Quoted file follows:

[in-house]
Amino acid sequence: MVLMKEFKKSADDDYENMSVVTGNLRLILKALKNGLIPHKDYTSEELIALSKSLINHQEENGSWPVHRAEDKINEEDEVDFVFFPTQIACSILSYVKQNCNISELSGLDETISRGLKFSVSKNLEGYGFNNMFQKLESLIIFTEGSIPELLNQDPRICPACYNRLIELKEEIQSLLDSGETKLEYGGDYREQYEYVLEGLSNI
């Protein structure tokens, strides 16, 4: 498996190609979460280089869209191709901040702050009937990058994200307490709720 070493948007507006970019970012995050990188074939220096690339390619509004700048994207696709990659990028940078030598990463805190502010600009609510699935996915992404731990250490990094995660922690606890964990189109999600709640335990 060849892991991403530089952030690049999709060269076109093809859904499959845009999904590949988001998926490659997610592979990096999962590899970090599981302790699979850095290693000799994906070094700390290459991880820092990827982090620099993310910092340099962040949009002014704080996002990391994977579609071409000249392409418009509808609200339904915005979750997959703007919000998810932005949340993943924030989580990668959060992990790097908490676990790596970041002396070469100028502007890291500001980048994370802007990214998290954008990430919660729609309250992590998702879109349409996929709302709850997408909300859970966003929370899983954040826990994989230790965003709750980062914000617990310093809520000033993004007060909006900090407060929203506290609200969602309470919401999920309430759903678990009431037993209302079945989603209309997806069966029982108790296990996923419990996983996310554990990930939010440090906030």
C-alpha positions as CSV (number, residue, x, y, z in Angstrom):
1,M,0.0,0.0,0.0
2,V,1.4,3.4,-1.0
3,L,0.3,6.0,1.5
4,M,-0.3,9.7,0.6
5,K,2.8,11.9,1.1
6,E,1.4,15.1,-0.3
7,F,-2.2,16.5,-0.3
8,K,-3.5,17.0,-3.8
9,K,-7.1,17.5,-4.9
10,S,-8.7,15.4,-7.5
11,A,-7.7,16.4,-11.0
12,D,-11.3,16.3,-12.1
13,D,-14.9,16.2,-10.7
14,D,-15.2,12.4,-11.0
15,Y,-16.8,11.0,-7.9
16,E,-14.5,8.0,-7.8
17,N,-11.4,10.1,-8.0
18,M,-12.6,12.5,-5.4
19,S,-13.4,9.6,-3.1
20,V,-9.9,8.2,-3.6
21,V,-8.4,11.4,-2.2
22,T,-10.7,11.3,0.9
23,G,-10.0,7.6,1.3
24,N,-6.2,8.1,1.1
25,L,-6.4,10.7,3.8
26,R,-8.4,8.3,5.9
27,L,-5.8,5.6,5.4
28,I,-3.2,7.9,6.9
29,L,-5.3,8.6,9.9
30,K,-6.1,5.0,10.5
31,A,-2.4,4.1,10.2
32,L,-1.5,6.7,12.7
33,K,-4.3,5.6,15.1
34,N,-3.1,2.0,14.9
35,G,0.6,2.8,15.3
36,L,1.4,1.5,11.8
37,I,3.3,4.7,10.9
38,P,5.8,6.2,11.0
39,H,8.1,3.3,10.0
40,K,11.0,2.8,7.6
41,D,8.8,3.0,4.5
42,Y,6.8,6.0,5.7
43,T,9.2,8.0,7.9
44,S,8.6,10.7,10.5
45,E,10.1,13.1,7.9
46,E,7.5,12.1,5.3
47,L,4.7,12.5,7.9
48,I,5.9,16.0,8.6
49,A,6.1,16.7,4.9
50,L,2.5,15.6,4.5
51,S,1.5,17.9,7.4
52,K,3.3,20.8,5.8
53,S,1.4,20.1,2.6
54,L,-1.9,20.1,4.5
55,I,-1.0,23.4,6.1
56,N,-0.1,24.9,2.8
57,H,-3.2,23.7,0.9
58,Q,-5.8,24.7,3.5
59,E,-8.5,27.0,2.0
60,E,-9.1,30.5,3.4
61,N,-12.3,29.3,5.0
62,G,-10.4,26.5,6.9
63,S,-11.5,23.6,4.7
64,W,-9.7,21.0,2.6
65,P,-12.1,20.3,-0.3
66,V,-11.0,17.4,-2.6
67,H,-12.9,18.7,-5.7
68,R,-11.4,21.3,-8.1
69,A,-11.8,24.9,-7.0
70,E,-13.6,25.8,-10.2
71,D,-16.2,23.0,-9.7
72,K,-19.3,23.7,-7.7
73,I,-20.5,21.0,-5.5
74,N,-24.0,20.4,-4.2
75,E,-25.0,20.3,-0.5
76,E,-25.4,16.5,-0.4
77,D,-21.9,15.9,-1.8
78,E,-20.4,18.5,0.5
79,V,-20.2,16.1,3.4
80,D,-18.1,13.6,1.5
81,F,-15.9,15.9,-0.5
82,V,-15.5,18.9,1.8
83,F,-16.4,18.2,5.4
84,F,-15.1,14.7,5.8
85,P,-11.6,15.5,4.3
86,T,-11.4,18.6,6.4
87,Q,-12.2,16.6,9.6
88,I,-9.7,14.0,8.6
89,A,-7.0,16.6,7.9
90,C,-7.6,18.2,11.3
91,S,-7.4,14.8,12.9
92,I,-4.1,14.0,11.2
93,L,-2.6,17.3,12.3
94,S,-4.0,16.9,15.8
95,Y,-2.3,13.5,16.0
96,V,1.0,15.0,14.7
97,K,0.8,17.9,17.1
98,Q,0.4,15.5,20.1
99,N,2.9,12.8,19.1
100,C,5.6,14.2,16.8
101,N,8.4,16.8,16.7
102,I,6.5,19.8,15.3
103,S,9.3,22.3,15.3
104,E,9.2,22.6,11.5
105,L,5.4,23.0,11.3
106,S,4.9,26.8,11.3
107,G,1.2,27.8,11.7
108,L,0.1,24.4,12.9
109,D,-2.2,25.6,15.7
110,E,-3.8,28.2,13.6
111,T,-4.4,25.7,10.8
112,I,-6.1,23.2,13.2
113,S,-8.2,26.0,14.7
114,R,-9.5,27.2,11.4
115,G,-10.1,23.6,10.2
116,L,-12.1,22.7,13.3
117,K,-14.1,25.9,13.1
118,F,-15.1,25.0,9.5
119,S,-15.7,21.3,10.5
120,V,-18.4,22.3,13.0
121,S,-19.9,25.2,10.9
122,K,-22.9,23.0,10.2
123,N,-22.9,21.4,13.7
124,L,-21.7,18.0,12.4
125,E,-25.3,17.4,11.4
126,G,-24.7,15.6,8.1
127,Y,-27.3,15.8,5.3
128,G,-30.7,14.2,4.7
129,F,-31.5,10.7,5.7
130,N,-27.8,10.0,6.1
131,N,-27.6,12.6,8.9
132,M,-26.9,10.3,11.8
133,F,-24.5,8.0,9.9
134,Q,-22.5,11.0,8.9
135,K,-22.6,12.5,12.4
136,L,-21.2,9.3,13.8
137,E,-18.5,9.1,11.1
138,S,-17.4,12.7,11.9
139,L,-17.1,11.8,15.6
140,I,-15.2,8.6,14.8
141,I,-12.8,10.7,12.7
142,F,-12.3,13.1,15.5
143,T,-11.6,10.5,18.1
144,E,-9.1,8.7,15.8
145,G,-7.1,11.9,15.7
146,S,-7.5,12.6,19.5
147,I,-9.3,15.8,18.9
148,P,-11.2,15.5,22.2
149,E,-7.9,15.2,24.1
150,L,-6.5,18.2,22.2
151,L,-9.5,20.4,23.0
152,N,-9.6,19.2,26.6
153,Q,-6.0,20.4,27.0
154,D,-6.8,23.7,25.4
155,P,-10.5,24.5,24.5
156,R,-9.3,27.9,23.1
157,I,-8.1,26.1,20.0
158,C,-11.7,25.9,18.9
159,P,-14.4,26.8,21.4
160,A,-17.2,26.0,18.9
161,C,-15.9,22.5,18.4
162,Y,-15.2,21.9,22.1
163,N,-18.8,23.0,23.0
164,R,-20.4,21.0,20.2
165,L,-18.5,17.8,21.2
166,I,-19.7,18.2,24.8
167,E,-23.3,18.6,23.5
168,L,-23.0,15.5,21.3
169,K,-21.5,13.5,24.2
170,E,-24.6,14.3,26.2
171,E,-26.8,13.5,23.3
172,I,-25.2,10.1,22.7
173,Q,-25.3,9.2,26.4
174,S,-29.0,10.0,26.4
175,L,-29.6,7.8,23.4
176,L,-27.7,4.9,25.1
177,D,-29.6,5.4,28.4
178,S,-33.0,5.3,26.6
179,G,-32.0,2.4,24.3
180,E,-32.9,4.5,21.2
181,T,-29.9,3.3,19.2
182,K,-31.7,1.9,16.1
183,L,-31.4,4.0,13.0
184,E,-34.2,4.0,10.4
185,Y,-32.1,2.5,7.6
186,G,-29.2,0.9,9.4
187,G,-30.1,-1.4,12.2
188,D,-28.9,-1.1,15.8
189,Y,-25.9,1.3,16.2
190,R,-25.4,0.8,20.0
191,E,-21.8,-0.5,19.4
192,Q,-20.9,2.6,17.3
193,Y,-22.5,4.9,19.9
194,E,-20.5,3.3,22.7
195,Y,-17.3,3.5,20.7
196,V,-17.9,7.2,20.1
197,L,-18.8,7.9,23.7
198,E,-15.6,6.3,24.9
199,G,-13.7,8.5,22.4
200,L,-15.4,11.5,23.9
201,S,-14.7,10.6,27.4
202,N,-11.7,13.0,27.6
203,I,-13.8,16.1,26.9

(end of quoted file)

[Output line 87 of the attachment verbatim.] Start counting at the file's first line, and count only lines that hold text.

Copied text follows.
83,F,-16.4,18.2,5.4